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New Strategy to Enhance Multiple Sclerosis Treatment and Other Disorders

By BiotechDaily International staff writers
Posted on 28 May 2013
Working with laboratory mice models of multiple sclerosis (MS), scientists have identified a new molecular target for the design of drugs that could be safer and more effective than current US Food and Drug Administration (FDA)-approved medications against MS.

The research study’s findings, published online May 17, 2013, in the journal EMBO Molecular Medicine could have therapeutic applications for MS as well as cerebral palsy and leukodystrophies, all disorders associated with loss of white matter.

The target, a protein called mitochondrial translocator protein (TSPO), had been earlier identified but not tied to MS, an autoimmune disorder that peels off the protective fatty coating off nerve fibers of the brain and spinal cord. The mitrochronical TSPO is situated on the outer surface of mitochondria, cellular structures that supply energy to the cells. Damage to the fatty coating, or myelin, slows the transmission of the nerve signals that enable body movement as well as sensory and cognitive functioning.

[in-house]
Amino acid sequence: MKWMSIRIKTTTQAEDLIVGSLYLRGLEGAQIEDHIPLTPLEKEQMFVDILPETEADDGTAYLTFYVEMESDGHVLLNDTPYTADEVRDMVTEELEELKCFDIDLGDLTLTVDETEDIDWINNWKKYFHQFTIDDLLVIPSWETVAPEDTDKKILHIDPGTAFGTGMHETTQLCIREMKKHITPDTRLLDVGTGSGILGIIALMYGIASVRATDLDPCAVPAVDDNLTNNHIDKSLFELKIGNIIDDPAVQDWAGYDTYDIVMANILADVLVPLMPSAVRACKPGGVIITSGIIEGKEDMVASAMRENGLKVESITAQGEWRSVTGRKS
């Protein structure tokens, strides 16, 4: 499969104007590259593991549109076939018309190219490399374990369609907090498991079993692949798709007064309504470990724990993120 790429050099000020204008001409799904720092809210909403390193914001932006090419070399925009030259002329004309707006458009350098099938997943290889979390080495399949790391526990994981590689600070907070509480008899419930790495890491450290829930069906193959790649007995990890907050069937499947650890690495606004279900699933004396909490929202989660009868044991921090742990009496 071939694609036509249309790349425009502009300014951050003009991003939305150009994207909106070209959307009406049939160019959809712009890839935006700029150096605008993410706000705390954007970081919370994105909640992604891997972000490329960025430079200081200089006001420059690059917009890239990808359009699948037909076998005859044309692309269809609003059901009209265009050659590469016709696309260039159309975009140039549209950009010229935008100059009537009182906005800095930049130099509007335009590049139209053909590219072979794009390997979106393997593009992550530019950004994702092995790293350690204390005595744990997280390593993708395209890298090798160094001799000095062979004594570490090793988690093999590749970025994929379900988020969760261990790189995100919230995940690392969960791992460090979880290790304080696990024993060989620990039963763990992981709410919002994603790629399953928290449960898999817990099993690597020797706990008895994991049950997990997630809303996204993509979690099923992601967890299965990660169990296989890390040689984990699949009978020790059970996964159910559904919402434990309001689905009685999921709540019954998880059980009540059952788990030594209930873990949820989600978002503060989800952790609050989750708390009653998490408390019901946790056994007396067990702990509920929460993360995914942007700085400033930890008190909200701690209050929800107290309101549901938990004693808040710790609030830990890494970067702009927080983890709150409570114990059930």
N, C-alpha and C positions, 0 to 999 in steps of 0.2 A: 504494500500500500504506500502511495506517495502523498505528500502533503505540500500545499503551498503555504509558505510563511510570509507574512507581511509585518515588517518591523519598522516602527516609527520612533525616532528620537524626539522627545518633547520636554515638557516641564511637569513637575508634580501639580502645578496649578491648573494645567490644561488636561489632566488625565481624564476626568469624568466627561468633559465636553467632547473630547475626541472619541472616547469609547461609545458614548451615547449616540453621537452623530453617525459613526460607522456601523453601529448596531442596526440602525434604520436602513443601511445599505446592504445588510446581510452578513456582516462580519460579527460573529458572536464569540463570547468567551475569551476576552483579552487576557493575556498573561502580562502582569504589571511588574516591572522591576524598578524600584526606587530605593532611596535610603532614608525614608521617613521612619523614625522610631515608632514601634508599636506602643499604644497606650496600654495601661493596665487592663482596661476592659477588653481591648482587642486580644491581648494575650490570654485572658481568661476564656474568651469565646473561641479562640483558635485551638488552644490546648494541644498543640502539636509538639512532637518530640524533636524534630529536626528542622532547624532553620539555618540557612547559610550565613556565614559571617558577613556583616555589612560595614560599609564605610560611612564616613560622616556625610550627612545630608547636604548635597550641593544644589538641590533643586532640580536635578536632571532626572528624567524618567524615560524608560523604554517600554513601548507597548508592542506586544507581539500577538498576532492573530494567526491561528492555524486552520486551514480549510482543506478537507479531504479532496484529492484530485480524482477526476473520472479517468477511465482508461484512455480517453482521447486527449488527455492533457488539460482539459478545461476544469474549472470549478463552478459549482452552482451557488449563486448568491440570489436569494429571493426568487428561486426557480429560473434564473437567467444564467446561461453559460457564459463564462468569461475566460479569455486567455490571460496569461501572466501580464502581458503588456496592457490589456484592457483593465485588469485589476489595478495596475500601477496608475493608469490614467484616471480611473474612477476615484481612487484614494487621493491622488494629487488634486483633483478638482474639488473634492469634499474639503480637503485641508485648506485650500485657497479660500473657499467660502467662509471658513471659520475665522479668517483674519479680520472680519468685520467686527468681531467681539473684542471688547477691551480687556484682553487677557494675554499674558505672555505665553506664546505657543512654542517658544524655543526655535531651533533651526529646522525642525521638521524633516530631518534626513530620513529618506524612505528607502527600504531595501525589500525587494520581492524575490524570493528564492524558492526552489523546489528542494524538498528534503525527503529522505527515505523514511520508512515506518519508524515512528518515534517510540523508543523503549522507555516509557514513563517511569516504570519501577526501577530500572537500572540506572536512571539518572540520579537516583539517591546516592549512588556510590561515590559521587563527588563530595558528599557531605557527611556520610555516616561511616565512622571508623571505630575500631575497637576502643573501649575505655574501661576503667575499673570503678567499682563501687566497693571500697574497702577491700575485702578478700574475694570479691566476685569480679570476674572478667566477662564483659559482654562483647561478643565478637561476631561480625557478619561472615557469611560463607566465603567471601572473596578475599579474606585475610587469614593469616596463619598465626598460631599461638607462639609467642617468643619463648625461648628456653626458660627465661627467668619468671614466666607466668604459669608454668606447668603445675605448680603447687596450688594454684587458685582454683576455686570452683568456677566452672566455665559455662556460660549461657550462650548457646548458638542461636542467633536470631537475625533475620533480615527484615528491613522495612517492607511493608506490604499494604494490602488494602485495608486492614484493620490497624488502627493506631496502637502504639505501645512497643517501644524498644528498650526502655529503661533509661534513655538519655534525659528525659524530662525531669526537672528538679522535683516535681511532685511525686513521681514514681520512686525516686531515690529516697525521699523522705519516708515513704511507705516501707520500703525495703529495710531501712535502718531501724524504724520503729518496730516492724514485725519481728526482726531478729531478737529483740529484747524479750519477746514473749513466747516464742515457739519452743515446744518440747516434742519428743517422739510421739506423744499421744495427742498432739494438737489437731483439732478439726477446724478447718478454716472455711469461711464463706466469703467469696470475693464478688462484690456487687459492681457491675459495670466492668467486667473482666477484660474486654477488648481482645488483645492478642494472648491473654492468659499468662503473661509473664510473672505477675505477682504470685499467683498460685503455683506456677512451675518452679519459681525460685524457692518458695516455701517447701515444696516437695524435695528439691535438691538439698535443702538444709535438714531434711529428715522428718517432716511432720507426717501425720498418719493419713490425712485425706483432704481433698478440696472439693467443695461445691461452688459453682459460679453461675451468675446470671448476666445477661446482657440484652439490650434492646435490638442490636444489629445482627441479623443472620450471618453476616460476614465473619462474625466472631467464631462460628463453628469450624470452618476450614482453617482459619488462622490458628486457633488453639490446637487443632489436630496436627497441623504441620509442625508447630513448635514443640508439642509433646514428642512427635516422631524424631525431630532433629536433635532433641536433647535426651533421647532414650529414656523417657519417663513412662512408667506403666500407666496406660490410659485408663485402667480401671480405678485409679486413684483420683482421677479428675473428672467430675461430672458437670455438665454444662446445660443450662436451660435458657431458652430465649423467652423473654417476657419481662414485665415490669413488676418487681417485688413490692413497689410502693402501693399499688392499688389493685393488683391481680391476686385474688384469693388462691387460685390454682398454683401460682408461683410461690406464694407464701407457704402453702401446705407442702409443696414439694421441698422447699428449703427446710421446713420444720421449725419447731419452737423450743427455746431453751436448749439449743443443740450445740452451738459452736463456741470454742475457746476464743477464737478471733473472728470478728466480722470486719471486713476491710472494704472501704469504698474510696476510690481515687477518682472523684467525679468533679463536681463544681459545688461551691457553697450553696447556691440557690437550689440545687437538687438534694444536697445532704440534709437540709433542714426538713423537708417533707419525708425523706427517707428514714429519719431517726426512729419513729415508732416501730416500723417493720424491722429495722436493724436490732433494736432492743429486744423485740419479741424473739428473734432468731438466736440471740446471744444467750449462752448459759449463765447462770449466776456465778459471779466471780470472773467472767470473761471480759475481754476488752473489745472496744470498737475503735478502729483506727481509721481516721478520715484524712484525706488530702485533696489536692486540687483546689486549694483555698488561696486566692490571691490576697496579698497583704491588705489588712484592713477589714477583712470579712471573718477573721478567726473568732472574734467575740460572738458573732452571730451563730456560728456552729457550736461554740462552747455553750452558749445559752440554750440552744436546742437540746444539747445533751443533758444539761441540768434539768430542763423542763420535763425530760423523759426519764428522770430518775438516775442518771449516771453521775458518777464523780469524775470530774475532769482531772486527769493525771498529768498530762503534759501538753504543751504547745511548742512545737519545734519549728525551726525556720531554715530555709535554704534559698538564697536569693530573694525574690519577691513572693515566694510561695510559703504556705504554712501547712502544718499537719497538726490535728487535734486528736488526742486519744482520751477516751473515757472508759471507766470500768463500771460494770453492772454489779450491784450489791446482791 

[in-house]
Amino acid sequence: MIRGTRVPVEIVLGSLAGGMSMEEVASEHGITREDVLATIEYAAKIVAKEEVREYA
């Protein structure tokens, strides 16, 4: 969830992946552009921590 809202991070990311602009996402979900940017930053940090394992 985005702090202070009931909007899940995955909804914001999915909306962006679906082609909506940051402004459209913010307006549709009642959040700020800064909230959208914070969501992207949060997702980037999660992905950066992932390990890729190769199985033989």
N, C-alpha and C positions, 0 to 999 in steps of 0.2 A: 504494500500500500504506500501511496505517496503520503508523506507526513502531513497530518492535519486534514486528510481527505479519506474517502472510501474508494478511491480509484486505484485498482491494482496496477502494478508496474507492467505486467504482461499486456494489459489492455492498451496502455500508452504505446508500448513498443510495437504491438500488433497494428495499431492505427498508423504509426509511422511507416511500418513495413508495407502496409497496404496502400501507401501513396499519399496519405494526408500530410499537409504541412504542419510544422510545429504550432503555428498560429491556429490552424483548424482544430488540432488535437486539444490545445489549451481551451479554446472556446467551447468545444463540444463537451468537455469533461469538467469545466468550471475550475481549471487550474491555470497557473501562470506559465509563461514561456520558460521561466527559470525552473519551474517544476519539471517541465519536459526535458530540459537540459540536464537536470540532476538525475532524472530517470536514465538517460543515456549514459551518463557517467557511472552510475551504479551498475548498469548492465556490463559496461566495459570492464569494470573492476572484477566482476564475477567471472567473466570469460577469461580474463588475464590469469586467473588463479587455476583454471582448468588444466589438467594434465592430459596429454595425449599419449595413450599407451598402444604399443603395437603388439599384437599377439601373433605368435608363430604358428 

The University of California (UC) Davis (Sacramento, USA) scientists identified mitochondrial TSPO as a potential therapeutic target when mice that had symptoms of MS improved after being treated with the antianxiety drug etifoxine, which interacts with mitochondrial TSPO. When etifoxine, a drug clinically available in Europe, was given to the MS laboratory mice before they had clinical symptoms of disease, the severity of the disease was decreased when compared to the untreated lab animals. When treated at the peak of disease severity, the animals’ MS symptoms improved.

“Etifoxine has a novel protective effect against the loss of the sheath that insulates the nerve fibers that transmit the signals from brain cells,” said Dr. Wenbin Deng, lead investigator of the study and associate professor of biochemistry and molecular medicine at UC Davis. “Our discovery of etifoxine’s effects on an MS animal model suggests that mitochondrial TSPO represents a potential therapeutic target for MS drug development. Drugs designed to more precisely bind to mitochondrial TSPO may help repair the myelin sheath of MS patients and thereby even help restore the transmission of signals in the central nervous system that enable normal motor, sensory and cognitive functions,” he said.

Dr. Deng added that better treatments for MS and other demyelinating diseases are needed, especially since current FDA-approved therapies do not repair the damage of immune attacks on the myelin sheath.

The investigators hope to additionally study the therapeutic applications of mitochondrial TSPO in drug development for MS and other autoimmune disorders. To identify more effective and safer drug candidates, they plan to pursue research grants that will enable them to evaluate a range of pharmacologic agents that bind to mitochondrial TSPO and other molecular targets in research models of MS and other myelin diseases.

Related Links:

University of California, Davis



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